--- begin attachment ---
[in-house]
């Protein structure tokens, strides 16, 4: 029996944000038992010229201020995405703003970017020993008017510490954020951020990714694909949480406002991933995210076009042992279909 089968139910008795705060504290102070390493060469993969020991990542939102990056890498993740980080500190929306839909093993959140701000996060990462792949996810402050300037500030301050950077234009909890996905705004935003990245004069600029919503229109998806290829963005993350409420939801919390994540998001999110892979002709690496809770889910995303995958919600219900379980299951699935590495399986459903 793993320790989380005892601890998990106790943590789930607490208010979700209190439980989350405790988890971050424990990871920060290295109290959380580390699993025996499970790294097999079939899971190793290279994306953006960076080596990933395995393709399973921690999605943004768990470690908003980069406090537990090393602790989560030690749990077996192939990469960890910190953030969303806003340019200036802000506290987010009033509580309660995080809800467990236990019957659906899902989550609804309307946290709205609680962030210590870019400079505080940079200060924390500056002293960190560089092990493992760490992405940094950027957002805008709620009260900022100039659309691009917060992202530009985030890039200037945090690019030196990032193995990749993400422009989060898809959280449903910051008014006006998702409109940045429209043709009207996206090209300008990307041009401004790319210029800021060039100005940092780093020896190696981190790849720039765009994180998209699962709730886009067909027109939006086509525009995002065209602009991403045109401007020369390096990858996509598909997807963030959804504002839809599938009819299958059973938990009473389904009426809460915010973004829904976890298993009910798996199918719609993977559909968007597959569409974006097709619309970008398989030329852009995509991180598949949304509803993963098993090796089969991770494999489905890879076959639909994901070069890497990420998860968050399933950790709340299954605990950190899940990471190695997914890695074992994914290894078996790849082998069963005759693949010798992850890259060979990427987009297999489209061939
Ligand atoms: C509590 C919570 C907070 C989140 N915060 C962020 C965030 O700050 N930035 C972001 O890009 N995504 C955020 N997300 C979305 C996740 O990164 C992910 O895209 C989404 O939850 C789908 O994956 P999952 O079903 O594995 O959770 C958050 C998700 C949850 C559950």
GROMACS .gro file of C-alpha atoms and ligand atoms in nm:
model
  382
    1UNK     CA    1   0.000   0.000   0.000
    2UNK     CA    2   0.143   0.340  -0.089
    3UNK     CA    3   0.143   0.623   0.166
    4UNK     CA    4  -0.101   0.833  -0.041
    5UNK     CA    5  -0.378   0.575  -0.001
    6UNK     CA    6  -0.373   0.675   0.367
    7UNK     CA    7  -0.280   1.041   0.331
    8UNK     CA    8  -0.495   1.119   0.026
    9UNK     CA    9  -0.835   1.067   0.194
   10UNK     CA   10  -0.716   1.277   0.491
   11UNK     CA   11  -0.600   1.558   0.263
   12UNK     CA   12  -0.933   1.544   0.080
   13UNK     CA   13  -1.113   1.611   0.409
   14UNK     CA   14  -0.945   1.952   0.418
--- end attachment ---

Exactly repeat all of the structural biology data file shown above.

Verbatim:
[in-house]
């Protein structure tokens, strides 16, 4: 029996944000038992010229201020995405703003970017020993008017510490954020951020990714694909949480406002991933995210076009042992279909 089968139910008795705060504290102070390493060469993969020991990542939102990056890498993740980080500190929306839909093993959140701000996060990462792949996810402050300037500030301050950077234009909890996905705004935003990245004069600029919503229109998806290829963005993350409420939801919390994540998001999110892979002709690496809770889910995303995958919600219900379980299951699935590495399986459903 793993320790989380005892601890998990106790943590789930607490208010979700209190439980989350405790988890971050424990990871920060290295109290959380580390699993025996499970790294097999079939899971190793290279994306953006960076080596990933395995393709399973921690999605943004768990470690908003980069406090537990090393602790989560030690749990077996192939990469960890910190953030969303806003340019200036802000506290987010009033509580309660995080809800467990236990019957659906899902989550609804309307946290709205609680962030210590870019400079505080940079200060924390500056002293960190560089092990493992760490992405940094950027957002805008709620009260900022100039659309691009917060992202530009985030890039200037945090690019030196990032193995990749993400422009989060898809959280449903910051008014006006998702409109940045429209043709009207996206090209300008990307041009401004790319210029800021060039100005940092780093020896190696981190790849720039765009994180998209699962709730886009067909027109939006086509525009995002065209602009991403045109401007020369390096990858996509598909997807963030959804504002839809599938009819299958059973938990009473389904009426809460915010973004829904976890298993009910798996199918719609993977559909968007597959569409974006097709619309970008398989030329852009995509991180598949949304509803993963098993090796089969991770494999489905890879076959639909994901070069890497990420998860968050399933950790709340299954605990950190899940990471190695997914890695074992994914290894078996790849082998069963005759693949010798992850890259060979990427987009297999489209061939
Ligand atoms: C509590 C919570 C907070 C989140 N915060 C962020 C965030 O700050 N930035 C972001 O890009 N995504 C955020 N997300 C979305 C996740 O990164 C992910 O895209 C989404 O939850 C789908 O994956 P999952 O079903 O594995 O959770 C958050 C998700 C949850 C559950």
GROMACS .gro file of C-alpha atoms and ligand atoms in nm:
model
  382
    1UNK     CA    1   0.000   0.000   0.000
    2UNK     CA    2   0.143   0.340  -0.089
    3UNK     CA    3   0.143   0.623   0.166
    4UNK     CA    4  -0.101   0.833  -0.041
    5UNK     CA    5  -0.378   0.575  -0.001
    6UNK     CA    6  -0.373   0.675   0.367
    7UNK     CA    7  -0.280   1.041   0.331
    8UNK     CA    8  -0.495   1.119   0.026
    9UNK     CA    9  -0.835   1.067   0.194
   10UNK     CA   10  -0.716   1.277   0.491
   11UNK     CA   11  -0.600   1.558   0.263
   12UNK     CA   12  -0.933   1.544   0.080
   13UNK     CA   13  -1.113   1.611   0.409
   14UNK     CA   14  -0.945   1.952   0.418